CONTROL LOOP CASE HISTORY 155
CONTROL WITH UNSTABLE TUNING
I have come across quite a few control loops that were doing a reasonable job of control and which were in fact completely unstable, and in some cases were working much better than if the loop had been tuned with normal robust parameters.
The most common example of unstable control that works well is of course ON/OFF control, which is used on processes with long lags like many temperature processes, or on slow integrating processes like levels with very long retention times. An example of a typical temperature controller like this is a thermostat.
I have also often come across plant operators controlling fairly slow integrating processes in manual by opening and closing the valve between two limits to reverse the ramps. This results in the process having a limited cycle but staying within desired boundaries.
Another interesting example of unstable control working well was on a molasses flow loop in a carbon black plant. Molasses is a terrible sticky and viscous fluid, and the plant technicians were having endless problems with the valve sticking. The loop was then tuned to give a small unstable cycle. This kept the valve moving continuously and prevented it from sticking. Quite ingenious!
I recently came across a very interesting example of a flow loop that was only able to work because it had completely unstable tuning. The loop was the reflux flow on a distillation column, and this is an important flow as it is used as the cascade secondary for the column top temperature control. Figure 1 shows the open loop test on the valve. It shows the following major valve problems:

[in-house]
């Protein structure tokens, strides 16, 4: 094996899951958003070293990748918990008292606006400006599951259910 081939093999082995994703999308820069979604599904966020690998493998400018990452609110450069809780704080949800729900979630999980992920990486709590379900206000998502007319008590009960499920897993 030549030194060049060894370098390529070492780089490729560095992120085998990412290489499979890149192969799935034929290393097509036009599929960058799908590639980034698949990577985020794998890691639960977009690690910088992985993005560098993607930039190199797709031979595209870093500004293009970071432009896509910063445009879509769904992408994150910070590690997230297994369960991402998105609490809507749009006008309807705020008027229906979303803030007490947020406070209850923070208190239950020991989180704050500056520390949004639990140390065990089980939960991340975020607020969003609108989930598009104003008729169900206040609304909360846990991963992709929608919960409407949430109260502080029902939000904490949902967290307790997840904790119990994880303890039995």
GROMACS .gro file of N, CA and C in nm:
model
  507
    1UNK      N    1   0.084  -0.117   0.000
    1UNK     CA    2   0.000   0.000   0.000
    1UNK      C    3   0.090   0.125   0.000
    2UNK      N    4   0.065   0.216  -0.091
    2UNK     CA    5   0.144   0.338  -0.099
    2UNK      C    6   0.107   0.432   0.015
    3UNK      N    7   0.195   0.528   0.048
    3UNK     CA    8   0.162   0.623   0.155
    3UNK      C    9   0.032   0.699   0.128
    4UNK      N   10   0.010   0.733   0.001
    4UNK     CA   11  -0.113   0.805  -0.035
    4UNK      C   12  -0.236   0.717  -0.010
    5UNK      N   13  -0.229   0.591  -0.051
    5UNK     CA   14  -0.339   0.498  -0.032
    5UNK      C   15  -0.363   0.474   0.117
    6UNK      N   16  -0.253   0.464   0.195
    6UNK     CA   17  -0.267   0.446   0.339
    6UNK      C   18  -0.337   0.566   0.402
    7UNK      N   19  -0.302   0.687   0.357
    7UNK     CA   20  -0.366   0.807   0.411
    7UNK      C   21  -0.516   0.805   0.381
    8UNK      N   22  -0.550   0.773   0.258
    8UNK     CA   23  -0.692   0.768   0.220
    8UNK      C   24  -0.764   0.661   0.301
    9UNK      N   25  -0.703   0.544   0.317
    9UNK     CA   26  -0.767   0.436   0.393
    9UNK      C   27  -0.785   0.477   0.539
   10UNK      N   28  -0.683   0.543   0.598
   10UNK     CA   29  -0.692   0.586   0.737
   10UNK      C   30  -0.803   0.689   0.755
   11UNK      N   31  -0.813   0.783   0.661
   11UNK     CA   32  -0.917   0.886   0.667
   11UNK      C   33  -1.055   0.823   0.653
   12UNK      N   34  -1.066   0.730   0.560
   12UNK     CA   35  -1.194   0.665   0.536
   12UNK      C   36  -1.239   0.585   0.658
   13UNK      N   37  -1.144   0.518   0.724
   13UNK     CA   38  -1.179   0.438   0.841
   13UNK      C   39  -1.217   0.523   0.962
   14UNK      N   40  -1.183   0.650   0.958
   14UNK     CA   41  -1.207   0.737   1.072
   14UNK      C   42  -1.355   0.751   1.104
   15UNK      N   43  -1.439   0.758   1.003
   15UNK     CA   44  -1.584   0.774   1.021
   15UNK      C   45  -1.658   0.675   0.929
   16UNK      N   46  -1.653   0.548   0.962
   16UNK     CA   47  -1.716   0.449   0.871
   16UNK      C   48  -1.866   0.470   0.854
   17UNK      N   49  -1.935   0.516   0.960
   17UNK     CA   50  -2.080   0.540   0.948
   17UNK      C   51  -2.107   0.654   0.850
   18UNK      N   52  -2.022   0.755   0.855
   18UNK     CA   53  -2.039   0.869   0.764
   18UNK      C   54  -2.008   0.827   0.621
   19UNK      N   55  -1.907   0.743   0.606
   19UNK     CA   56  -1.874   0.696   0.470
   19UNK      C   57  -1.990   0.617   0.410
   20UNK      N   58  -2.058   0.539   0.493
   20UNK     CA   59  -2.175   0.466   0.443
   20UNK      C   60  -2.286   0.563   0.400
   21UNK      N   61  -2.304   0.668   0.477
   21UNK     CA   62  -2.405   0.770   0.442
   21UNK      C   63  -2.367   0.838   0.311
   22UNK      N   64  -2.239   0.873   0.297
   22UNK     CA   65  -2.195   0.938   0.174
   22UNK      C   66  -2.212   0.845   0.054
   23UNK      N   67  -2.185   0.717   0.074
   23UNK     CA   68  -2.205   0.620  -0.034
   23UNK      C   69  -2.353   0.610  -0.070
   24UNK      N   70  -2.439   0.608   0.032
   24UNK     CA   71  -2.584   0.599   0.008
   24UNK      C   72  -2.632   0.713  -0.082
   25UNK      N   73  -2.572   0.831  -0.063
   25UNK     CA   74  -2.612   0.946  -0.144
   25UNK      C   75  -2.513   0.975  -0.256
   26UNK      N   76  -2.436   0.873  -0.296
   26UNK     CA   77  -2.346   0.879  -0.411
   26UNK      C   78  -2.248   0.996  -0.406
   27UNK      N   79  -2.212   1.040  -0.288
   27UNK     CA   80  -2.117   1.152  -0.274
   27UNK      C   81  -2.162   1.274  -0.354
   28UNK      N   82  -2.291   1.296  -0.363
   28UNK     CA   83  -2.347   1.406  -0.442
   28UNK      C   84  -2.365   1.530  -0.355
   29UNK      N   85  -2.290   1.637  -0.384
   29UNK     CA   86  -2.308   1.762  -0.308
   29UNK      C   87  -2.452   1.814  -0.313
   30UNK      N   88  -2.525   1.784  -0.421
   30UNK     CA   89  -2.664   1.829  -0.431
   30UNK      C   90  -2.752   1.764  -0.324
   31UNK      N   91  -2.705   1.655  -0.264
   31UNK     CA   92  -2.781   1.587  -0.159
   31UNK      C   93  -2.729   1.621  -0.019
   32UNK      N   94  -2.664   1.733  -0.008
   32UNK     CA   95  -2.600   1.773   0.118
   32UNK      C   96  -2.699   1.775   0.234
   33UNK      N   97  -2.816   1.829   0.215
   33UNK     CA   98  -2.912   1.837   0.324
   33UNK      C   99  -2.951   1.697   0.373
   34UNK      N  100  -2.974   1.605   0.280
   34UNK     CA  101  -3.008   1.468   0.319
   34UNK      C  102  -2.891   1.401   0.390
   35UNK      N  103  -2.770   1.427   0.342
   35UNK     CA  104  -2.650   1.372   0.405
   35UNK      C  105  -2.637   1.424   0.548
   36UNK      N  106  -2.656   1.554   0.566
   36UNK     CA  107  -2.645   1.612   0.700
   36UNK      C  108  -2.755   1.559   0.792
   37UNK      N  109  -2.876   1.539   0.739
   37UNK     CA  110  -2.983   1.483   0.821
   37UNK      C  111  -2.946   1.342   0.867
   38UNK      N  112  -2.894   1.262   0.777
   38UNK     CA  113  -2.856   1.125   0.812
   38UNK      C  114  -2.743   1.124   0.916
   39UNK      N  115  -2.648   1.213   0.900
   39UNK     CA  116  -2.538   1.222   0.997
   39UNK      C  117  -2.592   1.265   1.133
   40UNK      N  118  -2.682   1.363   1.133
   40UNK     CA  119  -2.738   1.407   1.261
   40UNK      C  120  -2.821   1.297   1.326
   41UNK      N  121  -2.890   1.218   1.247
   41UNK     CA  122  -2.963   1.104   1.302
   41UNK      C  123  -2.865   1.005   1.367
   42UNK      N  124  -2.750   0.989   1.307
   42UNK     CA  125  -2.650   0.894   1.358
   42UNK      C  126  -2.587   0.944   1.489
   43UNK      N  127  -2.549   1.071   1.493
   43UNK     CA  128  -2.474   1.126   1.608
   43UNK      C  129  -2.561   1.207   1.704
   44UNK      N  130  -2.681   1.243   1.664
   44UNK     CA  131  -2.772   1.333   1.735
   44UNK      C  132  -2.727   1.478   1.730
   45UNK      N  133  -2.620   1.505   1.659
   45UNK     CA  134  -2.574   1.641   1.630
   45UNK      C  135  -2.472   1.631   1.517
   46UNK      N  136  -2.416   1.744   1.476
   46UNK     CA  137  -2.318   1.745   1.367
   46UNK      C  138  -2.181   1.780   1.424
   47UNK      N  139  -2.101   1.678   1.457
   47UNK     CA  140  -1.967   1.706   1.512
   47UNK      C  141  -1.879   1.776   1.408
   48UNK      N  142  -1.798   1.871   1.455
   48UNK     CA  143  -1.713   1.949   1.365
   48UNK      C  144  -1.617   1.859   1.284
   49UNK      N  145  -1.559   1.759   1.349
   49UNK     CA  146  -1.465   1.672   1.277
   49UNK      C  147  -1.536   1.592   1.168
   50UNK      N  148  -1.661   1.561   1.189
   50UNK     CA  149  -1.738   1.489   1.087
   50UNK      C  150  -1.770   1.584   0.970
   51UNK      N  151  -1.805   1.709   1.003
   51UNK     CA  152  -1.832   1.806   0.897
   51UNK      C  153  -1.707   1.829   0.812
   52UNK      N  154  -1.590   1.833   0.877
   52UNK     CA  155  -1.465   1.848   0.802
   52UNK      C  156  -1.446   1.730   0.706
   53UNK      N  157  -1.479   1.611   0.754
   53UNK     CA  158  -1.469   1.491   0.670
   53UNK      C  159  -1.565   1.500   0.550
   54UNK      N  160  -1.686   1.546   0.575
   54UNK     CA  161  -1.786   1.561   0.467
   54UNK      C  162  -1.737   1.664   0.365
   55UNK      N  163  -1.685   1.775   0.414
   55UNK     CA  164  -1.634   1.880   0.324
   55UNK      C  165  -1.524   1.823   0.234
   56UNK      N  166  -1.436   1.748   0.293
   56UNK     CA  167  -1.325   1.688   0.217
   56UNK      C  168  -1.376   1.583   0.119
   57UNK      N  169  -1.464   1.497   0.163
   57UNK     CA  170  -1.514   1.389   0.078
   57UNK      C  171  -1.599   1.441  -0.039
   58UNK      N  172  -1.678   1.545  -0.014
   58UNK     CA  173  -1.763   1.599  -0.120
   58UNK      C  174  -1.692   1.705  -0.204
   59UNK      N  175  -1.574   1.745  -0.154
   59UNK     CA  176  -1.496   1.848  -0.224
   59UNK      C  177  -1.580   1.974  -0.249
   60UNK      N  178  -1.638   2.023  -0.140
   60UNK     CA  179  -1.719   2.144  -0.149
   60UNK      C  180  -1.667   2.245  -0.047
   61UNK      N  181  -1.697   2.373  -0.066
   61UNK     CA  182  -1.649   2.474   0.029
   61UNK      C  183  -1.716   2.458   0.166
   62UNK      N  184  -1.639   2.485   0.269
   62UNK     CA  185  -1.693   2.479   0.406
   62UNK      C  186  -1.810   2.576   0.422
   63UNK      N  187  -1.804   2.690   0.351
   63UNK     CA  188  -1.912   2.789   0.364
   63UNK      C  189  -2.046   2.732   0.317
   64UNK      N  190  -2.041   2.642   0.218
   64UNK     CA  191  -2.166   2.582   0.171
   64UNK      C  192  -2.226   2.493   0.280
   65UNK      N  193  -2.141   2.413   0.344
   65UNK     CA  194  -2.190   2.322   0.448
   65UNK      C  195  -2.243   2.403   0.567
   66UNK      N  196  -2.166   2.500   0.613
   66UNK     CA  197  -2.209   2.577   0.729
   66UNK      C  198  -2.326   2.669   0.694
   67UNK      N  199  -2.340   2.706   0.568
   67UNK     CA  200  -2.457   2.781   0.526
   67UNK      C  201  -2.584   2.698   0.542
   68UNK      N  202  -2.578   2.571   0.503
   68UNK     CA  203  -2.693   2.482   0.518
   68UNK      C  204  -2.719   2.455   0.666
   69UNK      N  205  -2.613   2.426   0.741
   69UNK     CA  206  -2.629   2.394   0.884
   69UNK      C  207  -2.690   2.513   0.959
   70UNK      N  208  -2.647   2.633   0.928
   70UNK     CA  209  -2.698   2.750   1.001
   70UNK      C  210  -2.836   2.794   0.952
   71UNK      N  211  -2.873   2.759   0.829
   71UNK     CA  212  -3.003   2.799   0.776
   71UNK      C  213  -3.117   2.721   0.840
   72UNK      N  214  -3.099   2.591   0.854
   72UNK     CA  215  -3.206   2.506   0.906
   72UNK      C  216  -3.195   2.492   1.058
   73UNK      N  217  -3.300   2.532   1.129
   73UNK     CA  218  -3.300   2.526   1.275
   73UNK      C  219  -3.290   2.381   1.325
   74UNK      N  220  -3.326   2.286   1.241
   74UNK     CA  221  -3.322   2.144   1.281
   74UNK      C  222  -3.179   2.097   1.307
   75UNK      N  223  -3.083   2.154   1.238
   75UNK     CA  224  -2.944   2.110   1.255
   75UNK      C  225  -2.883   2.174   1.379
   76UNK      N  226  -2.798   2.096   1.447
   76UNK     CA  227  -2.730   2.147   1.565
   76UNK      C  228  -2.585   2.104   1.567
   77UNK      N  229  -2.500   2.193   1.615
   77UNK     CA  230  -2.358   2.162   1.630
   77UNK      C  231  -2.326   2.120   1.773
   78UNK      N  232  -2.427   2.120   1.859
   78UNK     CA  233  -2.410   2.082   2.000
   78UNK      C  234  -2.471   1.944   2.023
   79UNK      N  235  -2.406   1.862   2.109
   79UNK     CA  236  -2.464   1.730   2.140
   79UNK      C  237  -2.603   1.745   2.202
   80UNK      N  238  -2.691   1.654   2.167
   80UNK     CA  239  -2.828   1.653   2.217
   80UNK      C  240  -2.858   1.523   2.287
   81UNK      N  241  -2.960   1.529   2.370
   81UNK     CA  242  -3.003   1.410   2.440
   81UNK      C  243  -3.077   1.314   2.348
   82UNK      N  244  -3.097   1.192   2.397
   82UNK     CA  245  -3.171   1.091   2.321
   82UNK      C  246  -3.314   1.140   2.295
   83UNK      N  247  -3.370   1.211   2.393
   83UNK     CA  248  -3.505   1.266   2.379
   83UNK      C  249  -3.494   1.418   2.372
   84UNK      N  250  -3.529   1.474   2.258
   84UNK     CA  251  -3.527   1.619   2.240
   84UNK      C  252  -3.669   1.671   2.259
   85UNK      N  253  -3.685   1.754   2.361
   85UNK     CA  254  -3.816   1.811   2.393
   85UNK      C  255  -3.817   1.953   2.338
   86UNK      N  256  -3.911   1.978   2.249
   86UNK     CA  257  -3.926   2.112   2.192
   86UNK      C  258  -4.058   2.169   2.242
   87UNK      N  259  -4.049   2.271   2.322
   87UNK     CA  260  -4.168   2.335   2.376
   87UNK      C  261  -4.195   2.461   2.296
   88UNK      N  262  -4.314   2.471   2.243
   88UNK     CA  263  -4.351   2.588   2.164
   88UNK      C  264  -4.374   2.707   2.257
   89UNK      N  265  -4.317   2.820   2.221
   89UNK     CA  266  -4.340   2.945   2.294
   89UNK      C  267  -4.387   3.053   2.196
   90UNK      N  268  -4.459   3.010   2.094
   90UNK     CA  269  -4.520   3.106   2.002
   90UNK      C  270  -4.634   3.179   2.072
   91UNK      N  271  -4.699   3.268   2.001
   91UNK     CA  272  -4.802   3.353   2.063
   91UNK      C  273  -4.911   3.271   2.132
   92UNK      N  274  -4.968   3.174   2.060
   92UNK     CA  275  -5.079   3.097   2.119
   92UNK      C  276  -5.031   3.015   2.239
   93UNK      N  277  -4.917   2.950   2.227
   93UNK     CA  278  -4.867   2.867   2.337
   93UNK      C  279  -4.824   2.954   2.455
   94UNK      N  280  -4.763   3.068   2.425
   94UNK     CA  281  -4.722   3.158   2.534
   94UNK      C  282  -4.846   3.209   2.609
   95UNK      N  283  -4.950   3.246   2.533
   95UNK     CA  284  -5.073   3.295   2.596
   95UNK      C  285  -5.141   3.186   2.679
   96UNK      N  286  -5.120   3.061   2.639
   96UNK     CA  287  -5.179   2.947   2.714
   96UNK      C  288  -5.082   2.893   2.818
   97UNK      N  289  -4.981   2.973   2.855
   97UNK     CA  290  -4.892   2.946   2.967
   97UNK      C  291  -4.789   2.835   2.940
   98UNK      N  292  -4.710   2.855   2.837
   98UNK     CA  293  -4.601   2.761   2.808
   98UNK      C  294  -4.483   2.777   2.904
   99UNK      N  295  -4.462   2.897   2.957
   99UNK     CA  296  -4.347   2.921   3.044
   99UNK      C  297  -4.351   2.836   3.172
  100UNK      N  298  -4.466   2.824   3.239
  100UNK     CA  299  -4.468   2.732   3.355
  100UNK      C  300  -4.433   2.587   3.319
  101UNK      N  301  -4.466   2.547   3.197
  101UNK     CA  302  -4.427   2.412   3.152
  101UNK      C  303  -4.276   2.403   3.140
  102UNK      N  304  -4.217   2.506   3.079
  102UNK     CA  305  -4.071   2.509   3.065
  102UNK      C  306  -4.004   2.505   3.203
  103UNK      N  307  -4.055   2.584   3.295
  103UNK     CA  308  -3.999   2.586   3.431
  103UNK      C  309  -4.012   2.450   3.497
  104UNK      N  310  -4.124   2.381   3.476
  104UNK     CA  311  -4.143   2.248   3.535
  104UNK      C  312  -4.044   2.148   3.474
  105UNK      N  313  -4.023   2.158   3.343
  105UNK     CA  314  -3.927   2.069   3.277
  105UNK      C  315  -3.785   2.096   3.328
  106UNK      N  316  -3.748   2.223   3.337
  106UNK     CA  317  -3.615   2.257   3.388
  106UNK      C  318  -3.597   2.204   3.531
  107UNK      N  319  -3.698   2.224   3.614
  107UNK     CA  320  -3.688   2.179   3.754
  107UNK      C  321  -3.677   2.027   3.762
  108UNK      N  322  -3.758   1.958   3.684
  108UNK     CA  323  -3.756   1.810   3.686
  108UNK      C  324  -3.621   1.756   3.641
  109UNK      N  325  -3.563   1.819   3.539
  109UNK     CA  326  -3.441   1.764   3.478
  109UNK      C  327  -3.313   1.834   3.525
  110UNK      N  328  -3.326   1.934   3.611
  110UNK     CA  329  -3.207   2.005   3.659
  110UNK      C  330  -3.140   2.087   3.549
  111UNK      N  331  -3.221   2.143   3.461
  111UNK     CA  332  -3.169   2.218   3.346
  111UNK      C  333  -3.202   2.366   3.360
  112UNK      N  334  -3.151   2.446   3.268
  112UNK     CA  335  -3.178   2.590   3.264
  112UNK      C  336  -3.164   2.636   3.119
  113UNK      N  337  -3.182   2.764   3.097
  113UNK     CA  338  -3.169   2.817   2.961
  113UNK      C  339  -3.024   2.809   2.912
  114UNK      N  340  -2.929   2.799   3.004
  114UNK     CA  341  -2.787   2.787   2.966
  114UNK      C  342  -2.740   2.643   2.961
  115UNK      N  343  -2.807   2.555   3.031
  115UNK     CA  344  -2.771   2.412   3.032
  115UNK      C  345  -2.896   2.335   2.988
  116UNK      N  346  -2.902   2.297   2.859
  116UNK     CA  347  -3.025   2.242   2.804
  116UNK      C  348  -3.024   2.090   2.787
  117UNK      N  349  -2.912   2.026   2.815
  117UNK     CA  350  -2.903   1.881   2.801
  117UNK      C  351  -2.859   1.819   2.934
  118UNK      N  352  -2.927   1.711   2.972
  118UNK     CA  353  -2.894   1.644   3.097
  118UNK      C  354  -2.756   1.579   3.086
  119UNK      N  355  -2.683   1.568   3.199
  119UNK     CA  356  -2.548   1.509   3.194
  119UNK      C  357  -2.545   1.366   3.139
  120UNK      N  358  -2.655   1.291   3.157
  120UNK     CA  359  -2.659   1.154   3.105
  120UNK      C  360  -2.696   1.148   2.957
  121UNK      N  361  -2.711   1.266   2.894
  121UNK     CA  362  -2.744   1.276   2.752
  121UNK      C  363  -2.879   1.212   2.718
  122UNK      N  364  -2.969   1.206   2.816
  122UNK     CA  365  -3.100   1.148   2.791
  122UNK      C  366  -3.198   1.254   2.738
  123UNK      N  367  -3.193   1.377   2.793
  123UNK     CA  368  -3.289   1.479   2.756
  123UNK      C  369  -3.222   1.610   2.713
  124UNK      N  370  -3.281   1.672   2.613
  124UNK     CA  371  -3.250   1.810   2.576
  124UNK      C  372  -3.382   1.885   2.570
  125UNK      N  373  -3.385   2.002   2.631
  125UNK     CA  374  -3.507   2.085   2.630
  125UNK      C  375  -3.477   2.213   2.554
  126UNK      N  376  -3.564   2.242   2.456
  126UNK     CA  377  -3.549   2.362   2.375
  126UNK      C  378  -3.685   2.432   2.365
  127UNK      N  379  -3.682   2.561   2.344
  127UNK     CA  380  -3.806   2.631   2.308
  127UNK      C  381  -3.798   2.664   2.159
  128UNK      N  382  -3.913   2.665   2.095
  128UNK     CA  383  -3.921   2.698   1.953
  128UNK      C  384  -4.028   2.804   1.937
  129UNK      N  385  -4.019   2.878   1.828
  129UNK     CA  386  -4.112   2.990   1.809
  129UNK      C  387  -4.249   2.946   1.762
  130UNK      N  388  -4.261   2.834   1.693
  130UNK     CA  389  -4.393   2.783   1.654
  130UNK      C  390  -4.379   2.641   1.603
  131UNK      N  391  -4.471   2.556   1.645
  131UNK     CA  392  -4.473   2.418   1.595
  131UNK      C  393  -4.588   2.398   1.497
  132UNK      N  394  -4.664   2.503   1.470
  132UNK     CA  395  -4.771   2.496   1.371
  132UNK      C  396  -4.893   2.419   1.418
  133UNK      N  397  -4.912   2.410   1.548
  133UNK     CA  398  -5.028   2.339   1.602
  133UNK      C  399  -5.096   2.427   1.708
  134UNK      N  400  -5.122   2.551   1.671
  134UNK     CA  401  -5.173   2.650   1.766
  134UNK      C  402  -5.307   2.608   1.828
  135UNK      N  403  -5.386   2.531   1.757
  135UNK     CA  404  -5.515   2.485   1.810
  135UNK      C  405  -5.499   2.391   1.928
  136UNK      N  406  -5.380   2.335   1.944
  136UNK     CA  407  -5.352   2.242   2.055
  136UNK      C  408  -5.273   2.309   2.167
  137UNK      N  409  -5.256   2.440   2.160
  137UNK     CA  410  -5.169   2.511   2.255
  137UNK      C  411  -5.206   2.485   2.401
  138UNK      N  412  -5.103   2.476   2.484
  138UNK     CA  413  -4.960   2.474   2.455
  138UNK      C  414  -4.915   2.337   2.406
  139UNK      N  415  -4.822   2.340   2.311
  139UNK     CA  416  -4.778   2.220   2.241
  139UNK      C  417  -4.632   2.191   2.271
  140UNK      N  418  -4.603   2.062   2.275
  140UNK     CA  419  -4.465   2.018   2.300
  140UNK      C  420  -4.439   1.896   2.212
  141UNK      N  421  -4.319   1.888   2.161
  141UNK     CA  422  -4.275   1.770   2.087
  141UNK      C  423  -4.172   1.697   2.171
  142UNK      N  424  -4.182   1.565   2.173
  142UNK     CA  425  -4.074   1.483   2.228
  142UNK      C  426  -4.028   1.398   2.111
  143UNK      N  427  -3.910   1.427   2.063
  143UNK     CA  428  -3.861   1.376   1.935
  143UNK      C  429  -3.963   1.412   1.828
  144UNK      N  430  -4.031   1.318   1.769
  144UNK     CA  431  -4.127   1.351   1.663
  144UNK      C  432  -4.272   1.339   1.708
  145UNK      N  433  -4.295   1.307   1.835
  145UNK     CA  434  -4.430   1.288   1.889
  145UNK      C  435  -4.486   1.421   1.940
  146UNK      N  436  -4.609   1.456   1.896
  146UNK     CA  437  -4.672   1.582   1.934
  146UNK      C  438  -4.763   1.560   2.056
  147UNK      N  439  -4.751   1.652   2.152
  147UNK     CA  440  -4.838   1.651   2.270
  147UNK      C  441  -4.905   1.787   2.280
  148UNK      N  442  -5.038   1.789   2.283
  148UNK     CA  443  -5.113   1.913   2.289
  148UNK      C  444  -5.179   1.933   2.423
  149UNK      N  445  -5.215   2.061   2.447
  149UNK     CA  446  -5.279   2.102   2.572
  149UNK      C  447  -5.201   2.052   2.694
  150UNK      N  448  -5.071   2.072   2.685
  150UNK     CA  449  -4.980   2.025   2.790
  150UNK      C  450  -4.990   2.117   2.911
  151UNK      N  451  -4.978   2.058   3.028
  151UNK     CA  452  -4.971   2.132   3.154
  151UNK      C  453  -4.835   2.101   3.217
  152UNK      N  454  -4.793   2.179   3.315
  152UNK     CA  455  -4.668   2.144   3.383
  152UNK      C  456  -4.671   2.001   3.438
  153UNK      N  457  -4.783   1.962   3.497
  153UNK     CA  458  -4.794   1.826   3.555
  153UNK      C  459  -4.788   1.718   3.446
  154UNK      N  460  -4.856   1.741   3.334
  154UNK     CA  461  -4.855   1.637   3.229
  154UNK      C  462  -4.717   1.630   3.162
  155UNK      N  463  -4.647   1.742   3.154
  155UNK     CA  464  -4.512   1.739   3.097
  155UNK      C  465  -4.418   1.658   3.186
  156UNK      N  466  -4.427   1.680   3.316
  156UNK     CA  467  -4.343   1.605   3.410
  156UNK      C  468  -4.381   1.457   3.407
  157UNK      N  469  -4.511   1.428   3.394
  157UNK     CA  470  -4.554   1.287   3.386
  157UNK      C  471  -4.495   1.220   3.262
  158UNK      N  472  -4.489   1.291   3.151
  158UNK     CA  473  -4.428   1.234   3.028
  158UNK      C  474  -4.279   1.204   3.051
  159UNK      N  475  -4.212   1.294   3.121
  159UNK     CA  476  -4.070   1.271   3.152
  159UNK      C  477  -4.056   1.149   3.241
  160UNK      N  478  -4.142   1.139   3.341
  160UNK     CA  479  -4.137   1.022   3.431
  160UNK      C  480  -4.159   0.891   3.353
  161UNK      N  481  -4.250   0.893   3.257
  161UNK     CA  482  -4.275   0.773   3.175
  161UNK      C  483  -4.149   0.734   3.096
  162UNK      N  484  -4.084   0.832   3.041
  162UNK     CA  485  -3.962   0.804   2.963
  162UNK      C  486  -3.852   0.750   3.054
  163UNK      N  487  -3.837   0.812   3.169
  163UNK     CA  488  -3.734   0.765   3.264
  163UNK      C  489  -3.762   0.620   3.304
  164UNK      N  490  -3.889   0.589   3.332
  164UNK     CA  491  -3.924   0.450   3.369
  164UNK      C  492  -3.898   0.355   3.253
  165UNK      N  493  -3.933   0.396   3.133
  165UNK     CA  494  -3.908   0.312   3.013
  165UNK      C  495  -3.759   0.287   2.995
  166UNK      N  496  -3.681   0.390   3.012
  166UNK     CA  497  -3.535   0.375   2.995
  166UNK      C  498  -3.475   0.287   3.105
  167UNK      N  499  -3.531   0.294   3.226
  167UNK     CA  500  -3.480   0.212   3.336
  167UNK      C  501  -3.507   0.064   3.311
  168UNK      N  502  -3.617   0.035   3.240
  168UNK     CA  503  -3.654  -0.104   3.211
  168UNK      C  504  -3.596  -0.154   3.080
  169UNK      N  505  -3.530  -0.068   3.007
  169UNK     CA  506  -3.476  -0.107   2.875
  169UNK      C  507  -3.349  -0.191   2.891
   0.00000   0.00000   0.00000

1. It is about 7 times oversized which is very bad for control as oversized valves magnify all the control problems by the oversize factor.
2. The valve and positioner combination is working very badly. There are huge overshoots and undershoots on step changes, and at times it seems as if the positioner is actually slightly unstable.
3. The valve also appears to be quite sticky, and at times it suddenly jumps to a new and often incorrect position where it sticks.
These factors effectively make the valve very non-repeatable, and it would not be really possible to get any reasonable control with normal robust tuning. However the person who had tuned the loop had done a very clever thing. He had inserted a very high proportional gain, and a relatively slow integral. The high gain made the loop unstable, and resulted in a small amplitude continuous cycle. The integral was fast enough to keep the process near setpoint.
Figure 2 shows a closed loop test with a constant setpoint. The resultant performance is good enough for to allow good control on the column temperature. Obviously this is not the ideal, as one wonders how long the valve will last, but it does work. (Many plants like refineries may not have bypass valves on the control valves, and hate having to shut down a process to work on a valve.)
Another example of unstable tuning working quite well was on a gas pressure control loop on a furnace, also in a petro chemical refinery. Figure 3 shows the loop cycling continuously with unstable tuning, but following setpoint changes reasonably well and quickly.
Figure 4 shows the open loop test. There is a problem with the valve/positioner combination. There is quite a bad overshoot on step changes, and indication of negative hysteresis. Other problems are that the valve is probably several times oversized, and that there is non-linear installed linearity, with process gain increasing as the process moves down. This valve would really cause difficulties in trying to control.
I think the person who optimised the loop deliberately tuned it to be unstable, so that the valve is continuously forced to operate in small band around the correct position, and it worked well.
So maybe instability is sometimes not too bad!